In the year 2154, Los Angeles resembles a massive trash pile with its citizens living in poverty. The space station Elysium houses all of Earth’s wealthy citizens and is so massive, it’s visible in the sky during the day. We meet Max, played by Matt Damon, on a bad day, in which he’s harassed by cops, his parole officer punishes him for something he didn’t do and he’s treated horrifically at his job. Sensing his days are numbered, he agrees to having a robotic, performance-enhancing apparatus grafted onto his body and partakes in a mission to sabotage Elysium’s elite borders.
The central flaw of writer/director Neil Blomkamp’s sophomore slump is an inability to make any human connection. His debut film, the terrific District 9, brilliantly engaged our emotions by making us care deeply about a scientist and his young boy, despite the fact that they were hideous aliens. In addition to the amazing visual effects and unique scenario, that movie presented complex, sympathetic characters whose fate gave you great concern. The maudlin attempts in Elysium to tug our heartstrings, with flashbacks to the protagonists’ childhood, are as obvious and heavy-handed as everything else in the movie.
Alice Braga plays the love of Max’s life (we know this from the ample flashbacks), a doctor and single mother with an adorable, doe-eyed, but sickly daughter. The way these characters are introduced and forced into the tale is arguably the screenplay’s greatest contrivance.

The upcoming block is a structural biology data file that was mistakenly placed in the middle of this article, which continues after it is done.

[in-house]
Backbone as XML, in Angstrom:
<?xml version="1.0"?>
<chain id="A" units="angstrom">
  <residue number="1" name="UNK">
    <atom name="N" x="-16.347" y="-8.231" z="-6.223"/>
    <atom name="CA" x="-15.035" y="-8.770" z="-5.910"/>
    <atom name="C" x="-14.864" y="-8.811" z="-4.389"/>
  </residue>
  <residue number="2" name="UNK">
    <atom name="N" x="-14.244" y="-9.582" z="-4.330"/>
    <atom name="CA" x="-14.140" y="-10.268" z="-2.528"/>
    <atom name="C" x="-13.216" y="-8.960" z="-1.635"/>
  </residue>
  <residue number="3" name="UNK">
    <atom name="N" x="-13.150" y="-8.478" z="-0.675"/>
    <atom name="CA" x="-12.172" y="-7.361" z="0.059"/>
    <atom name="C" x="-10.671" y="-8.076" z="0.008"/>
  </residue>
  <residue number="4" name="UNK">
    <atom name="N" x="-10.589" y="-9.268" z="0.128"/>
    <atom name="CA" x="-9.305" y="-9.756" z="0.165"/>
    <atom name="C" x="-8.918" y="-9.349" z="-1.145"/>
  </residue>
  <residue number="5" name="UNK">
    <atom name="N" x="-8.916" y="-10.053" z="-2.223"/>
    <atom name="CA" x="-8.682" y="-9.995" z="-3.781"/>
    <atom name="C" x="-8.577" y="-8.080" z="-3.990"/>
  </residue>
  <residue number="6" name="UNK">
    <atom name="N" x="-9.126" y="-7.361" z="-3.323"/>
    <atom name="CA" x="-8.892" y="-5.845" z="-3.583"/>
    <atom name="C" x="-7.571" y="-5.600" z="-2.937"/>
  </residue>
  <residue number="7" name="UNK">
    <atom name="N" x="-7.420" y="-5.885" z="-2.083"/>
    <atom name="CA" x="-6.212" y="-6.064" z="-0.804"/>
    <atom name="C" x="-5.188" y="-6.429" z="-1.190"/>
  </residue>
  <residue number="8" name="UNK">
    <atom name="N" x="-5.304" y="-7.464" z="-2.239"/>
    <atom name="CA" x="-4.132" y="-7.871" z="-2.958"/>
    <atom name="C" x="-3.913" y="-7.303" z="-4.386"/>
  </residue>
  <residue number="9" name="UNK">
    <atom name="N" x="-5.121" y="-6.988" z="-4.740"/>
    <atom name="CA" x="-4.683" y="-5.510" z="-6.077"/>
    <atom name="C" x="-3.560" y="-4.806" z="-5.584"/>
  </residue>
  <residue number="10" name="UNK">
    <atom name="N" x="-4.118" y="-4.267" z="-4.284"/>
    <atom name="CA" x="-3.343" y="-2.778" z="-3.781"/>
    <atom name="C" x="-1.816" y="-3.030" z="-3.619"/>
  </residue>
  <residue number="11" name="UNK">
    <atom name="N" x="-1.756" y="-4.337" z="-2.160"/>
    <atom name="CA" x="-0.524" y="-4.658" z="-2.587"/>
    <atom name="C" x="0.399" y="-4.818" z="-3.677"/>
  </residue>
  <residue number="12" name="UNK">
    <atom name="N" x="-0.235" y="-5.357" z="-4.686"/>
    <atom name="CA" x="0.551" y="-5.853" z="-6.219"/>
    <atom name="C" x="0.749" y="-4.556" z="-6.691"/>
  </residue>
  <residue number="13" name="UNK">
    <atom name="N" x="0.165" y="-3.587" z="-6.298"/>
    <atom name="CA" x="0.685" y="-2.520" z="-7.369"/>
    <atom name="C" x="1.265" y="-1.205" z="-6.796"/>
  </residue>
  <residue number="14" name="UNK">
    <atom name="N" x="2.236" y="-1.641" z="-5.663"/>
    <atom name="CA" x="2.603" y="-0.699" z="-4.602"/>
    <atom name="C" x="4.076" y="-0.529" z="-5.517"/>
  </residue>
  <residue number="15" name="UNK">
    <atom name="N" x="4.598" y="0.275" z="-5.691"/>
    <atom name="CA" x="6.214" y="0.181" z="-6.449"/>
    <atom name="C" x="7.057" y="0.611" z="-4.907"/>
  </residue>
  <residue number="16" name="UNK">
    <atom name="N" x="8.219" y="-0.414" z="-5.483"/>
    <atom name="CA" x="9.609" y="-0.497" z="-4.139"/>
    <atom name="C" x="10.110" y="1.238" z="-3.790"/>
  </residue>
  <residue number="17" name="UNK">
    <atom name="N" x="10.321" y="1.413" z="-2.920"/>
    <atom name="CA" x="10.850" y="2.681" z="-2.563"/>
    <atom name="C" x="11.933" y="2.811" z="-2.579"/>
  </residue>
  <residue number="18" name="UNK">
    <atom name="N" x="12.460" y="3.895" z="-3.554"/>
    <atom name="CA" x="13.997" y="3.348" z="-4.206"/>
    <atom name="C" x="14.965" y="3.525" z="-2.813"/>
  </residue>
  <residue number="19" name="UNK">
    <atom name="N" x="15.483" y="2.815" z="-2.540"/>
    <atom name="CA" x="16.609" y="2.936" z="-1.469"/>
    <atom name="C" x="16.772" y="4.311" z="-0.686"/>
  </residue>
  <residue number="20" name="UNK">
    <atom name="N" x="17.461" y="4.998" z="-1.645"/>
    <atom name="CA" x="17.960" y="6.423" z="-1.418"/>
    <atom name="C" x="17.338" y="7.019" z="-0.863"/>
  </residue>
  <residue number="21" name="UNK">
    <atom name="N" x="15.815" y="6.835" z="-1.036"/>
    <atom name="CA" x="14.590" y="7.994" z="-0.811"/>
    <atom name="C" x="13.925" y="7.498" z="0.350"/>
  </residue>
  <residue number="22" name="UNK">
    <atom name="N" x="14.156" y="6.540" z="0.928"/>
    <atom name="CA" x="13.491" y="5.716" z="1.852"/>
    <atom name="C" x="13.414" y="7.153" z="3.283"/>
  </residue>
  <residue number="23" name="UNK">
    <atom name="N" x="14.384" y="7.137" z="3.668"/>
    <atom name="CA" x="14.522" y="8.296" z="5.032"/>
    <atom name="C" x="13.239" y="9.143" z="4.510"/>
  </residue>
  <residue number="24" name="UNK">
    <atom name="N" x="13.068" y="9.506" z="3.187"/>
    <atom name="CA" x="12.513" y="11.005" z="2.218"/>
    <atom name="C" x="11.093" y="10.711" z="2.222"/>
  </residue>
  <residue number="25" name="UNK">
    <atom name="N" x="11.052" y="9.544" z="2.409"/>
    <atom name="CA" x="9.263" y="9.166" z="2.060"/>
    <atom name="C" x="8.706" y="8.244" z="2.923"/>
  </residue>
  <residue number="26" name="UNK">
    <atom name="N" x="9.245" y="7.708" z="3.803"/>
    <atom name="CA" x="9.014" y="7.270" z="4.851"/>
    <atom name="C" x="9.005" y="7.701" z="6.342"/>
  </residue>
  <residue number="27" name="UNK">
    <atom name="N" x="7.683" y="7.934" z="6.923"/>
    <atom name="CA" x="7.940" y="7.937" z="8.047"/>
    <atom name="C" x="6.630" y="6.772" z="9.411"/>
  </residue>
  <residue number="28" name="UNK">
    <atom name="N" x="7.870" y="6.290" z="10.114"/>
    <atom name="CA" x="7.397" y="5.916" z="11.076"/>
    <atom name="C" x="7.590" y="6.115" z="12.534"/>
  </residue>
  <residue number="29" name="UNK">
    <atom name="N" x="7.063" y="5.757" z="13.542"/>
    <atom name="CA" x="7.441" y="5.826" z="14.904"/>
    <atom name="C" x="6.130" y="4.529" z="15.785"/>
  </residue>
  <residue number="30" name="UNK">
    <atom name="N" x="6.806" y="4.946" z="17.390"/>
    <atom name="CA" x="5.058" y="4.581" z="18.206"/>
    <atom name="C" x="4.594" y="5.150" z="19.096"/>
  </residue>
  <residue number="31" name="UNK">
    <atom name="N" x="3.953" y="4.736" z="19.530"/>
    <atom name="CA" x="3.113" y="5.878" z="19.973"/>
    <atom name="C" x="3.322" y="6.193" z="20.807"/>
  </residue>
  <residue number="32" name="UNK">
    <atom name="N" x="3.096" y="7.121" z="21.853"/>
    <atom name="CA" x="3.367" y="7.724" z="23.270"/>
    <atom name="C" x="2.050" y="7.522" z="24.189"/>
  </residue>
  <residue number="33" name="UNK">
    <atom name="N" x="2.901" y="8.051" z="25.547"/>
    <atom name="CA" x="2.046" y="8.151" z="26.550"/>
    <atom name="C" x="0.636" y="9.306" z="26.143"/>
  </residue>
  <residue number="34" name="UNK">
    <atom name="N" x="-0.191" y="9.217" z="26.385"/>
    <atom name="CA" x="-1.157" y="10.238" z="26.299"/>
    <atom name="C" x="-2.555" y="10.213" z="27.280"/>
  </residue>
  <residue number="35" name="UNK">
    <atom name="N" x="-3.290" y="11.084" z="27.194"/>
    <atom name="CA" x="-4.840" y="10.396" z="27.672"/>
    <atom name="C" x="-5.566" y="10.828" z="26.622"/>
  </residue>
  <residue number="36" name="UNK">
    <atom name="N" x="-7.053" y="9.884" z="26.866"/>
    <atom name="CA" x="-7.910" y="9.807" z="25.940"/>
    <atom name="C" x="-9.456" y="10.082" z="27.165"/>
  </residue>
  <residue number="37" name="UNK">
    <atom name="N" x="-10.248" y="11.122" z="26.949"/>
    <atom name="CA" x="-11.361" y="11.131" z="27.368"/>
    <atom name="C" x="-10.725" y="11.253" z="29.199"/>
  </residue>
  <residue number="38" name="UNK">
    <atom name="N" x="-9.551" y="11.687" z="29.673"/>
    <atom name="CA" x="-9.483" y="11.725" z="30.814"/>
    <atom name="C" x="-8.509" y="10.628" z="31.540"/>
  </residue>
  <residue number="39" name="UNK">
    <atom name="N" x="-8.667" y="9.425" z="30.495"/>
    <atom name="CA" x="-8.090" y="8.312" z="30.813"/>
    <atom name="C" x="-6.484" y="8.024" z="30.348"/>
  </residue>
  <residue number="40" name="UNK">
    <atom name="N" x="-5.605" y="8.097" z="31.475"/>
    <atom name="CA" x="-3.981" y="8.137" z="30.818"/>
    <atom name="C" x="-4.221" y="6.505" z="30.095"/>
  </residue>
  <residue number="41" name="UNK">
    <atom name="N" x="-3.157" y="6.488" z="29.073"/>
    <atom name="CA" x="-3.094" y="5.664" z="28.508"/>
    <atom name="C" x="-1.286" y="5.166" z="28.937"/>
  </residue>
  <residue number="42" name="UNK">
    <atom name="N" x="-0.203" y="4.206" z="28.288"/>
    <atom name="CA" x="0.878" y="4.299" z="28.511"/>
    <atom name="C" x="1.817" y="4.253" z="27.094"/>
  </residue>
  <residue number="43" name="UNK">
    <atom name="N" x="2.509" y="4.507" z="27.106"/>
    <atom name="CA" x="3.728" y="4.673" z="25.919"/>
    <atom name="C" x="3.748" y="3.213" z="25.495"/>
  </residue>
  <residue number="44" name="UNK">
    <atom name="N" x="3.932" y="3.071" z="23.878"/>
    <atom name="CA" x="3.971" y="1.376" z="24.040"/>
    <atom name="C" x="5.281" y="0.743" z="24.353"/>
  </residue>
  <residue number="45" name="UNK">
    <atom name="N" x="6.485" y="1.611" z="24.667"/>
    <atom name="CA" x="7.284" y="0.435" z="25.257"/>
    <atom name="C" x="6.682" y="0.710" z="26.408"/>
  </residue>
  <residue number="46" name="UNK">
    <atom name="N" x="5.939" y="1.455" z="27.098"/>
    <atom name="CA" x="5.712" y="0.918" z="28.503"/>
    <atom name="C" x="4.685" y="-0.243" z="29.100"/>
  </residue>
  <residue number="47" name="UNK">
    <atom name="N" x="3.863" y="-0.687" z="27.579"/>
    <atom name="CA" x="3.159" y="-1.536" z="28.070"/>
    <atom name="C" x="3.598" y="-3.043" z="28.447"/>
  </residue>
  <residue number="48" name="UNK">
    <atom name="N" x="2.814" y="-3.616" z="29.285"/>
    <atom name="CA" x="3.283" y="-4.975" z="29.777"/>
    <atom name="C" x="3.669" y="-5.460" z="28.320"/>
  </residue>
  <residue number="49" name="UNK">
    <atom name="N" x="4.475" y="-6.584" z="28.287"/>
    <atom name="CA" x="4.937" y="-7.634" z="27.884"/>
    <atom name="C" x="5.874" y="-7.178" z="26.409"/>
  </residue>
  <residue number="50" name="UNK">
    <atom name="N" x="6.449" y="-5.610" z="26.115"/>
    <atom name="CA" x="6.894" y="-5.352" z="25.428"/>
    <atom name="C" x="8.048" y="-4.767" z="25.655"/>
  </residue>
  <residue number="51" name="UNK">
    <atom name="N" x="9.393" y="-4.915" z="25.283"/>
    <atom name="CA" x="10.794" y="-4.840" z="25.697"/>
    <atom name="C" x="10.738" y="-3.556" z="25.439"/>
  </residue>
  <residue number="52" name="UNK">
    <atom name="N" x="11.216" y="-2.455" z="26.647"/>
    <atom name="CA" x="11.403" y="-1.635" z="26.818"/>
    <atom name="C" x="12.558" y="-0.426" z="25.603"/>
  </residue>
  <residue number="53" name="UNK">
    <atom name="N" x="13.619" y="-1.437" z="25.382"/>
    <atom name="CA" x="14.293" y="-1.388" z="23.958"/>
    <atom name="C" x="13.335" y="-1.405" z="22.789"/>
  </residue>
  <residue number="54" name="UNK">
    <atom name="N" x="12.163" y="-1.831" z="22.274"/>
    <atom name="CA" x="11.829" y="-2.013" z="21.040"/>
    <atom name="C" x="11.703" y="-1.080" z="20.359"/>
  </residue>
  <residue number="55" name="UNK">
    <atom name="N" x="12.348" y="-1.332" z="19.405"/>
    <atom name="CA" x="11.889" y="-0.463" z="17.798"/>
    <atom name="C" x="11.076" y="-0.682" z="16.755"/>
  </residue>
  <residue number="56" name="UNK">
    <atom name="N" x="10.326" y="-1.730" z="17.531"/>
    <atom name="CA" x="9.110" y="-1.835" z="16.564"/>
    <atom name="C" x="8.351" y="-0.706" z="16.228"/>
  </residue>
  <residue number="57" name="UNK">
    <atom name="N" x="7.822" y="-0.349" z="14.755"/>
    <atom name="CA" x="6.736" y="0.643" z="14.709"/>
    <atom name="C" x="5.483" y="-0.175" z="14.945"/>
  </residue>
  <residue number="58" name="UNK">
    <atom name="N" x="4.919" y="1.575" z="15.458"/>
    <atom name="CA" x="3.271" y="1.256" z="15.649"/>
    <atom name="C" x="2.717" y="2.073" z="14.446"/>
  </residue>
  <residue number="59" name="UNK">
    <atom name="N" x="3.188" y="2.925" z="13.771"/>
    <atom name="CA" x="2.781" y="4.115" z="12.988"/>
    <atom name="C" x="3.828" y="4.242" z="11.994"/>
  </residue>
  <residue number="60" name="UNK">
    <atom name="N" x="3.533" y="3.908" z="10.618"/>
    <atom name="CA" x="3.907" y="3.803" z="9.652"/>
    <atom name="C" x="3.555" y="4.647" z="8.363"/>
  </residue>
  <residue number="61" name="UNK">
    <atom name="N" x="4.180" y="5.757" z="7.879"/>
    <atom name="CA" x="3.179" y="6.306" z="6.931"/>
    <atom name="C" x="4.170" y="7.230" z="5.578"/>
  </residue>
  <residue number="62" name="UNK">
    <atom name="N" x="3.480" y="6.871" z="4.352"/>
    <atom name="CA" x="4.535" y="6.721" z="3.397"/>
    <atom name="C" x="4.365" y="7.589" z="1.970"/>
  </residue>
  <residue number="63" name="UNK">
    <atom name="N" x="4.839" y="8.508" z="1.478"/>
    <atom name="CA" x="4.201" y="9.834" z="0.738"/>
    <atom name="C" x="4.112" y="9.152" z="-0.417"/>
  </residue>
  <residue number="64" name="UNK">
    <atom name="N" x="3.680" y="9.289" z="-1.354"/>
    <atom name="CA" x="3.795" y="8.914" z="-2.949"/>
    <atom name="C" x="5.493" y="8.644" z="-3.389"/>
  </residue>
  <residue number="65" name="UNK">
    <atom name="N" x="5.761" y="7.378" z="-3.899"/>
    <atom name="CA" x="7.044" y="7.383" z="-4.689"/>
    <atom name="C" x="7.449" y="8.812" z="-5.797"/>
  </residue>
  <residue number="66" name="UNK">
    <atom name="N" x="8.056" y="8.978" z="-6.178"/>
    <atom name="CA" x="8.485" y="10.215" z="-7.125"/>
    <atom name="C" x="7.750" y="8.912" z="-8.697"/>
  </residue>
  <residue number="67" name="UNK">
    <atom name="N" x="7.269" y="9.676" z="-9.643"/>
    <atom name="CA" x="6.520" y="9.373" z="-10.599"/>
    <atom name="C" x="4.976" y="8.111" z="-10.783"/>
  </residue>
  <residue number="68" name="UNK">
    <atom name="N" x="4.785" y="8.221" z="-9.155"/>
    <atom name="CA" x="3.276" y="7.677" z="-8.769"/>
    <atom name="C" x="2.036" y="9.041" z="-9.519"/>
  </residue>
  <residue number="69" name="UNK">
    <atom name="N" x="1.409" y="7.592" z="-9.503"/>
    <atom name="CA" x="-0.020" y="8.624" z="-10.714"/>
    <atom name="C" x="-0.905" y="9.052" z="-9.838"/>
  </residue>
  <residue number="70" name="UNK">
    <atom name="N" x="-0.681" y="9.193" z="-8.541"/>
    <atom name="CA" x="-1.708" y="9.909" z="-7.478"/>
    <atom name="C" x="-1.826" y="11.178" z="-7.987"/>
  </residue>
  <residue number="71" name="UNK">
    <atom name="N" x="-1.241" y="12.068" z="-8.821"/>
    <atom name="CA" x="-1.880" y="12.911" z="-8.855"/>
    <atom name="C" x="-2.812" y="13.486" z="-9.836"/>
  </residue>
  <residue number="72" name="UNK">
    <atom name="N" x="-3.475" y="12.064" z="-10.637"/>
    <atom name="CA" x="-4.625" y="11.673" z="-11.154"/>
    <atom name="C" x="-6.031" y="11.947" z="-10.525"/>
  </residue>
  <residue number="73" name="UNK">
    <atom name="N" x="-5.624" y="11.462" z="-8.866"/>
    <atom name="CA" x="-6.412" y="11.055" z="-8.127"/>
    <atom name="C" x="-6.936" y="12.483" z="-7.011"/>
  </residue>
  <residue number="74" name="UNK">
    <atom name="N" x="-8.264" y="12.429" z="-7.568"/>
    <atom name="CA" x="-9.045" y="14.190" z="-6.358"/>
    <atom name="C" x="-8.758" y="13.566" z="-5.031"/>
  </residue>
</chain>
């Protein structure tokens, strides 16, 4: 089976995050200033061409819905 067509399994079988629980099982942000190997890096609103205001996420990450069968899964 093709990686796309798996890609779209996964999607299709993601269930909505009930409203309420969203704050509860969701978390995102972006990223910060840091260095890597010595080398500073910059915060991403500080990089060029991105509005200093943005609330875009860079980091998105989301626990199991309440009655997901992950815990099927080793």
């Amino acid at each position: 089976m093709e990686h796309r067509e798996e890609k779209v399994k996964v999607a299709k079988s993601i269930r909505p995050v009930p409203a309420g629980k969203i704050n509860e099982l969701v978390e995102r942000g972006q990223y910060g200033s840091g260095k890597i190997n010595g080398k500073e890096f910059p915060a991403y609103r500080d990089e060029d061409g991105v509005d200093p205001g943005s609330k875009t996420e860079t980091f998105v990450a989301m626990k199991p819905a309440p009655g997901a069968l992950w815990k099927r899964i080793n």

Damon’s everyman charm makes him a good choice for the lead, especially during the first half. While he isn’t believable as a tattooed car thief (Eminem was the understandable first choice for the role), Damon is endearing in scenes of Max struggling to maintain his composure and survive a grueling existence. His sarcastic, one-way conversation with a robotic bureaucrat is the film’s best scene. Once Max becomes a robo-enhanced Franken-Bourne, Damon’s performance and his character lose the relatable vulnerability and is no longer interesting.
Sharlto Copley, the star of District 9, plays Kruger, an especially repellent villain. Copley makes an impression simply by going more over the top than his co-stars and, like Jaden Smith in After Earth, makes the bizarre choice of using a sword as his futuristic weapon of choice. Jodie Foster and William Fichter play the powers-that-be in Elysium’s social ladder. They both share annoying, faux snooty-speak accents, meant to show, just in case you missed it, that they’re big jerks.
The design of Elysium and the NASA footage-like clarity of the outer space shots are remarkable, as are the anything-goes action sequences. But many shaky, hand-held shots blur some scenes, while others are frequently shot in slow-motion that have a look-at-this importance akin to a Zac Snyder movie.
Neither the post-apocalyptic earth nor the bland, Beverly Hills-like Elysium look all that appealing and the whole movie is very L.A.-centric in its scope and attitude. We never get a good look at what the rest of the earth looks like, as all humans are depicted as malnourished, desperate Mad Max extras, while the majority of the Elysium population appear to be white J. Crew models (what, no African Americans? Asians? Hawaiians? Not even Dwayne Johnson III?!).
As a blatant political commentary, it’s too transparent and obvious. One character has a computer read out that declares her “illegal alien,” then pivotally corrects her status as “legal alien.” We get it, as though the Us vs. Them story, nods to the plight of the 99 percent, use of the term “Homeland Security” and analogy of Elysium as a giant border weren’t already so blatant. Is this a liberal Hollywood sci-fi parable? Possibly, but not a very good one.
Rated R / 109 Min.